I wove fantasies, thought thoughts, dreamed dreams and built castles in the air when there were no fantasies to be fantasized about, no pertinent thoughts to think and no castles to build.

It is the downside of an active imagination.

Reality takes a back seat and the fantastical takes on a life of its own.

There is no shame in that; the imagining, wishing, dreaming.

No shame at all, however, it is important to know where dreams end and reality begins.

Otherwise, you are left scratching your head and wondering where you went wrong.

I don’t know about you, but I’ve spent way too much time becoming whole and confident in my own thoughts and abilities to throw it away by putting all of my eggs in one basket.

If you put all your eggs in one basket and then  drop that basket, all of the eggs are ruined and you are back where you started when you didn’t have any eggs at all.

I, for one, want to have at least some whole, unbroken eggs in my basket.

I have, up until my husband passed a few years ago, never lived on my own.

Never experienced the pure joy of doing what I want, when I want, the way I want or not doing it, whatever it may be, at all.

I came very close to throwing all of that away by thinking I needed validation for this or the other thing.

I don’t.

Need validation, that is.

I am happy being by myself.

Alone, I am not lonely.

Instead, I am free in a way I never imagined.

I find myself pulling back from what I once longed for and realizing that I am perfectly content as I am.

I don’t know how I would react to a relationship, but the past few months have taught me that I do not need anyone to complete me.

I always thought I did, but I don’t.

I can ‘t remember a time when I felt so content.

Yes, sometimes my brain overtakes my soul and I’m manic to the point of madness.

But that, as it always has, passes and I am left, once again, serene in my solitude.

I have my thoughts, my words, my music and the magnificent creation of my Father to sustain me.

It makes me want to encourage others who feel they are not whole unless they are paired with someone to rethink their priorities.

I don’t know what I would, at this juncture in my life, do in a relationship, but I feel, at this point, that I have become too self-sufficient to rely on anyone to complete me.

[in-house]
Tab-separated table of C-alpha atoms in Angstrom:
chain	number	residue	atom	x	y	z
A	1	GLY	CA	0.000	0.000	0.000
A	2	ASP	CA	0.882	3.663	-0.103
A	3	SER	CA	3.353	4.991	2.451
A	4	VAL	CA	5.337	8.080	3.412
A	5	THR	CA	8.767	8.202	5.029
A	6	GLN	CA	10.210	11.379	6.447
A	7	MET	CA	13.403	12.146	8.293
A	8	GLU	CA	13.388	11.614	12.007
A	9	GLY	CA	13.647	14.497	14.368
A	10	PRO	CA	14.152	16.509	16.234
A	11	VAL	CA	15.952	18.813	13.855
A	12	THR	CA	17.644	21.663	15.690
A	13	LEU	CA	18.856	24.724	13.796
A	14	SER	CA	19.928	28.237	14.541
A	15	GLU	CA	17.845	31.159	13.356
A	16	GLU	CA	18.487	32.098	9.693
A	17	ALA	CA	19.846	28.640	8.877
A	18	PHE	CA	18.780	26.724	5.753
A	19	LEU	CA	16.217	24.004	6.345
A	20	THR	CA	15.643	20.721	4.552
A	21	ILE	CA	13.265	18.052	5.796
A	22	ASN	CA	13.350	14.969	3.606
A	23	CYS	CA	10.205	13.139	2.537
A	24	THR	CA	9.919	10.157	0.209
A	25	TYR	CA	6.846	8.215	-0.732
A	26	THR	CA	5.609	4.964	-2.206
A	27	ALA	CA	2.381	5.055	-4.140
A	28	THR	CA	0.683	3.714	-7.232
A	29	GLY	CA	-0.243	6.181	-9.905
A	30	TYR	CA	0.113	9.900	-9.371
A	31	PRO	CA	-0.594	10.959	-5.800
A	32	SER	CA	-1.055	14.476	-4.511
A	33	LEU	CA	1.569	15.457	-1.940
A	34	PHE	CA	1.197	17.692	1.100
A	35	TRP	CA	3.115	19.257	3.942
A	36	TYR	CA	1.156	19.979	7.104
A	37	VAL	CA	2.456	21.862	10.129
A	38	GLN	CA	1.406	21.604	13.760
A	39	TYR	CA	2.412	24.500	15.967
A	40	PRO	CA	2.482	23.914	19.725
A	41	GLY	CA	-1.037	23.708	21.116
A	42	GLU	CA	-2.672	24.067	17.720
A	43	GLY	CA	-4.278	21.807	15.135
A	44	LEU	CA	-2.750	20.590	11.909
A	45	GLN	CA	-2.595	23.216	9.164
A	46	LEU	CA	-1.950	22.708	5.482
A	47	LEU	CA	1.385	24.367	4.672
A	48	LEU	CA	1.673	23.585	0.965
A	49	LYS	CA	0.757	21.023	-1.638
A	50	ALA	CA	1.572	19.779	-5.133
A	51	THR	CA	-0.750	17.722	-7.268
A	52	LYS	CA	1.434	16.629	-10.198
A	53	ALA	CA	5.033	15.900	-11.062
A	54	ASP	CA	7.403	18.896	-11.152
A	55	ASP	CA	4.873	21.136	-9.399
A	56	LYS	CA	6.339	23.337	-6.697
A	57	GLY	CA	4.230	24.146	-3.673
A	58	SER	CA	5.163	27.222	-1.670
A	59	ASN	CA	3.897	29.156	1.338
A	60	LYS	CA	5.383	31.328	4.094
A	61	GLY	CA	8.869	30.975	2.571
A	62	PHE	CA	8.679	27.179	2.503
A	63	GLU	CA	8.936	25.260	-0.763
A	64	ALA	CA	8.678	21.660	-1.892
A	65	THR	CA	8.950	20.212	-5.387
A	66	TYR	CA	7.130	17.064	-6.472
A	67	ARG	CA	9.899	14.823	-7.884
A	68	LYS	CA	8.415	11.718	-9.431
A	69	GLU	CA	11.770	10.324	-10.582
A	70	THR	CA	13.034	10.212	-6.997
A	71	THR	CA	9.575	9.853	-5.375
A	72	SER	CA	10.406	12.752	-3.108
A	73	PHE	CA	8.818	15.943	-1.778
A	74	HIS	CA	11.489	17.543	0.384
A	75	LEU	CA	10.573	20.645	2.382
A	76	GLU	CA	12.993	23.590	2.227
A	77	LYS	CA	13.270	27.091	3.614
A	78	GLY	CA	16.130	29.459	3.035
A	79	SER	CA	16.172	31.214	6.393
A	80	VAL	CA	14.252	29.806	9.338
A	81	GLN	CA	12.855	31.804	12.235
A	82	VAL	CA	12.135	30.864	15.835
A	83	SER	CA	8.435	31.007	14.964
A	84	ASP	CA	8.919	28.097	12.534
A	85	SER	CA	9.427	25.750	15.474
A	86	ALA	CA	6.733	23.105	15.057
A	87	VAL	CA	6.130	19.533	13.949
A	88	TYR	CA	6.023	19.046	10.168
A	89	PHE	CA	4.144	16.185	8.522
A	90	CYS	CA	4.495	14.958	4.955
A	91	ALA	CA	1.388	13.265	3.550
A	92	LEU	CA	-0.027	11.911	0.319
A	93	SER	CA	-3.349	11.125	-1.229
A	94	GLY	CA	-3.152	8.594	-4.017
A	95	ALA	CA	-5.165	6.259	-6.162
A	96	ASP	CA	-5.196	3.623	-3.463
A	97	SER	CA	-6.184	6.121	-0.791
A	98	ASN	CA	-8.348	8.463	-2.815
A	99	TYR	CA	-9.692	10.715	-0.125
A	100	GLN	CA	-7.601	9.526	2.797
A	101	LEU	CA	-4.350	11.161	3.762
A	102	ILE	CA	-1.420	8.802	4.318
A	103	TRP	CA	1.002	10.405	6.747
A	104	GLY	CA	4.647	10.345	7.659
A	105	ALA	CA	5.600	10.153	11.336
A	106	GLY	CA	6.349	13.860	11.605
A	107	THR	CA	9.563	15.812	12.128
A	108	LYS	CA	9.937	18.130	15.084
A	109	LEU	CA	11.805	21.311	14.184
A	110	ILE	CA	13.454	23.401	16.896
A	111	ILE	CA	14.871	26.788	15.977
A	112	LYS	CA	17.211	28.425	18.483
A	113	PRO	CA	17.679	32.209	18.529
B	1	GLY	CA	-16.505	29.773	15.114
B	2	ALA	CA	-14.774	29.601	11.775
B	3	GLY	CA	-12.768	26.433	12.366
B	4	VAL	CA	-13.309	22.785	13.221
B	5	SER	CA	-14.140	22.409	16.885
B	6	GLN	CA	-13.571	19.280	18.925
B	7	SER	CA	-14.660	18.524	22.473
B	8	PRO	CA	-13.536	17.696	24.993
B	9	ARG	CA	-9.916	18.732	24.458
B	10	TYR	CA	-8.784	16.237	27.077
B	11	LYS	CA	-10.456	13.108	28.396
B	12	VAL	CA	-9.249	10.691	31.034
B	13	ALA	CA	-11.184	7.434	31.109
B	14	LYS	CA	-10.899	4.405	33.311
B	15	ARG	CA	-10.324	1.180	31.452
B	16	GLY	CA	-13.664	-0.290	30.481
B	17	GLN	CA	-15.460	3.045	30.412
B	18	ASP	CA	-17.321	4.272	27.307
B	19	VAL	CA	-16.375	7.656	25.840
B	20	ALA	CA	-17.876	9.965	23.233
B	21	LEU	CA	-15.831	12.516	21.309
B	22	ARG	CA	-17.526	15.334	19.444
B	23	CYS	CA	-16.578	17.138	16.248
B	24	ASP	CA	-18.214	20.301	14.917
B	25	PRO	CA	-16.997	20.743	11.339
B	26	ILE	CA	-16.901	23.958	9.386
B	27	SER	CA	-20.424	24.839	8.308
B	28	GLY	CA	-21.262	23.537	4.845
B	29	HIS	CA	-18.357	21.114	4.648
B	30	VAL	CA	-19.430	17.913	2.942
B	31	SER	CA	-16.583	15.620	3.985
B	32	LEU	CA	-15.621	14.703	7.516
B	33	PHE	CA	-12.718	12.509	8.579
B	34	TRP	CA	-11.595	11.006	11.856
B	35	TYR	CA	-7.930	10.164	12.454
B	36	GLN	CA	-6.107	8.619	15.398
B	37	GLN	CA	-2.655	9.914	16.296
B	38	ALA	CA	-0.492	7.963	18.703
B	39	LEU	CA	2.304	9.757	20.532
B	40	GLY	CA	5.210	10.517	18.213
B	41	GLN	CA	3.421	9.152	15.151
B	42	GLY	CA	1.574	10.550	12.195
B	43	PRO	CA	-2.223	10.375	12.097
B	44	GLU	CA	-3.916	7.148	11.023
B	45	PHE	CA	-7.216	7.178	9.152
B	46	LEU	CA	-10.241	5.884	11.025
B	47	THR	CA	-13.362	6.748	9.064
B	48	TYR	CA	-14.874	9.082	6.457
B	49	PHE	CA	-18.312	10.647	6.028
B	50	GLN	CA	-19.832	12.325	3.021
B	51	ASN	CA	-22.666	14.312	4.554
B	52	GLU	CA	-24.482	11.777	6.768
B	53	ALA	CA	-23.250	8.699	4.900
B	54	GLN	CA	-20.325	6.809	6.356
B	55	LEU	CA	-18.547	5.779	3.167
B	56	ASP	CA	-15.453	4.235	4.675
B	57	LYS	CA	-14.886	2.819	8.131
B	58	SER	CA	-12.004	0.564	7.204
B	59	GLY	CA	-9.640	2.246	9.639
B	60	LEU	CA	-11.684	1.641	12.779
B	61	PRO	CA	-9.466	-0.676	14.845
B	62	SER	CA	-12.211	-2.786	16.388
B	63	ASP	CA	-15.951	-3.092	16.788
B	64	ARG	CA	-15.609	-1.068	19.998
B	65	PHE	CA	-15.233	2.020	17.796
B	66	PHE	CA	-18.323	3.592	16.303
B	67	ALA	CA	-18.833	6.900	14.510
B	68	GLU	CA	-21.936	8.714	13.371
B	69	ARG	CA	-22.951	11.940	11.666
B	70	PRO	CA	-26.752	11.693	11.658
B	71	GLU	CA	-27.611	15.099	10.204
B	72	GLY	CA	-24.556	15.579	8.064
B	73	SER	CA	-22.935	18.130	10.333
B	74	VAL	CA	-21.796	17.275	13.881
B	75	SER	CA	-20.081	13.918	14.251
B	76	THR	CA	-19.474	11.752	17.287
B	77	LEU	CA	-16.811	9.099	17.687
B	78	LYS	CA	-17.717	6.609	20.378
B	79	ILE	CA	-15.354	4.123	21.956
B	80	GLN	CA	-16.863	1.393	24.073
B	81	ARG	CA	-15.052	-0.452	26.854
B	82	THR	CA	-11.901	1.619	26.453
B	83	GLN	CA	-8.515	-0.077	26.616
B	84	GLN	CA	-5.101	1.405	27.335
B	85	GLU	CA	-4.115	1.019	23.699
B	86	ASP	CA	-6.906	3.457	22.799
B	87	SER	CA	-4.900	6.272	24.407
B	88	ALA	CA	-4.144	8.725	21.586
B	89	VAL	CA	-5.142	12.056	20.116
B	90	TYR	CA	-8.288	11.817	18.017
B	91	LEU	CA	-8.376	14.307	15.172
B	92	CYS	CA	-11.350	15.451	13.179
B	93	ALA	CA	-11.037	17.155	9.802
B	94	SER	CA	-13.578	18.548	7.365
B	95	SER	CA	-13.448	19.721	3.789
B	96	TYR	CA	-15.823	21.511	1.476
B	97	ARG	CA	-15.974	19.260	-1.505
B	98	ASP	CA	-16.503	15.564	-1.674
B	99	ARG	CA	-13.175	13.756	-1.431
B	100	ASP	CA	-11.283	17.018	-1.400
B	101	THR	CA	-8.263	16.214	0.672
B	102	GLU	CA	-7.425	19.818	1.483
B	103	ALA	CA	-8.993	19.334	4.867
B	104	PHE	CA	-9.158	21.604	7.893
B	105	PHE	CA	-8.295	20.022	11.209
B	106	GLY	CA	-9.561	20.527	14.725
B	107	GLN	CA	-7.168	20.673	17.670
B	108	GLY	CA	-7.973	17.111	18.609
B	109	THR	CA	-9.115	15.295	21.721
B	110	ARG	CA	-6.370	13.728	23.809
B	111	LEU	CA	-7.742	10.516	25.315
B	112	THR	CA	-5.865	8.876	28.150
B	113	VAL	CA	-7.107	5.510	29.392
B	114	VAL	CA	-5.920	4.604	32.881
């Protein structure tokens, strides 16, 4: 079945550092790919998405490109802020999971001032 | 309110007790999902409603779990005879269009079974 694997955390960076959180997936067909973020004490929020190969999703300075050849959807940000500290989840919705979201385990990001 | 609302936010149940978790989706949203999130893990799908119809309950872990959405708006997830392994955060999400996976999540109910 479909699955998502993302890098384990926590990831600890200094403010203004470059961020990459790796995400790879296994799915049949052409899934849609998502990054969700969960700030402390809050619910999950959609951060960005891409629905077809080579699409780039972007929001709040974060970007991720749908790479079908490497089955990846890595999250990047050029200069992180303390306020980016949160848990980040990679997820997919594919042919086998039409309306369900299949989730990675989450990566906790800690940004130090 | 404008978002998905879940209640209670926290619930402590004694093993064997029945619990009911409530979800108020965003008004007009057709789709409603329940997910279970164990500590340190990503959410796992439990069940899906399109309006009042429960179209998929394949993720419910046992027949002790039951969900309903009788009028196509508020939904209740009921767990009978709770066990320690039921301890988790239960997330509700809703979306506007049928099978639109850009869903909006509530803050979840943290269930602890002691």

When I need completion, I grab my camera and head to the mountains.

Companionship comes to me in the form of moon, sky, trees, water, light and shadow.

Seek what you will, but know, before you seek, that even if you don’t find, you are, as you are, enough.

Everything else is simply icing.

The magnificent song of Winter silence

The magnificent song of Winter silence

Through His creation …

He speaks to me.

Who, you say?

Why Jesus, of course.

How, you ask?

By showing me what He sees through the eyes He sees them with.

And by allowing me to capture on film that which He chooses to show me.

Being a photographer is one of His greatest gifts to me and I don’t take His beauty lightly.

I am, in the space of time that I walk through the beauty of creation, one with that creation.

I am part of that which lives, thrives and survives.

I am His.

He reminds me every day of His love for me by showing me the wonders of the earth He created, of His beauty and, for whatever reason, He allows me to see it through His perfect eyes.  I am often blinded by life, by moments, by disappointments and disillusionment, but He reminds me, every single day, that I am His.

Through the fragrant blooms of springtime that make their way even while winter tries to force his hand.  They are strong and resilient, those blooms.  Strong-willed and fearless as they burst forth with courage and strength.

The Creator's fragrant palette

The Creator’s fragrant palette

Through the fireflies of summer, which frolic beneath a summer moon and compete with the magnificence of the stars.  They blink and fade, wander and mesmerize, bringing magic and comfort and the promise of something wonderful.

Like a moth to a flame, so the fireflies are drawn to the moon of summer.

Like a moth to a flame, so the fireflies are drawn to the moon of summer.

Through the colorful leaves that adorn the trees that catch my eye, the smell of decay on the ground mixed with the subtle scent of of beauty that can only be felt in the heart.  The joyous chatter of the brilliance of fall as it rains down on forgotten paths and leaves the mind reeling with possibilities.

the beauty and mystery of fallen leaves

the beauty and mystery of fallen leaves

Through the winter, the cold air and frigid temperatures that can freeze a waterfall in her tracks, making her song one of unrivaled silence as her beauty emanates praise and thanksgiving.

The magnificent song of Winter silence

The magnificent song of Winter silence

Creation, frozen in time, for a time, for a season

Creation, frozen in time, for a time, for a season

A bubbling creek becomes suspended in something, motionless and full of such magic that only the heart can understand it.  Some things are  so rare, so precious, so full of beauty that nothing is left but to offer praise.

Rocks, suspended in silence, yet singing their winter song

Rocks, suspended in silence, yet singing their winter song

Winter speaks with a strong voice even when it is silent

Winter speaks with a strong voice even when it is silent

Seeing it, immersing myself in it, becoming a part of it reminds me that I, too am, a child of the creator.

A beautiful view of a snowy Clinch Mountain ... one that I call home

A beautiful view of a snowy Clinch Mountain … one that I call home

My cup runneth over.

His beauty unfolds before me in the misty rain of barren landscapes, foggy sunrises behind mountains and beneath a black sky glittering with stars.

without rain, there can be no rainbow

without rain, there can be no rainbow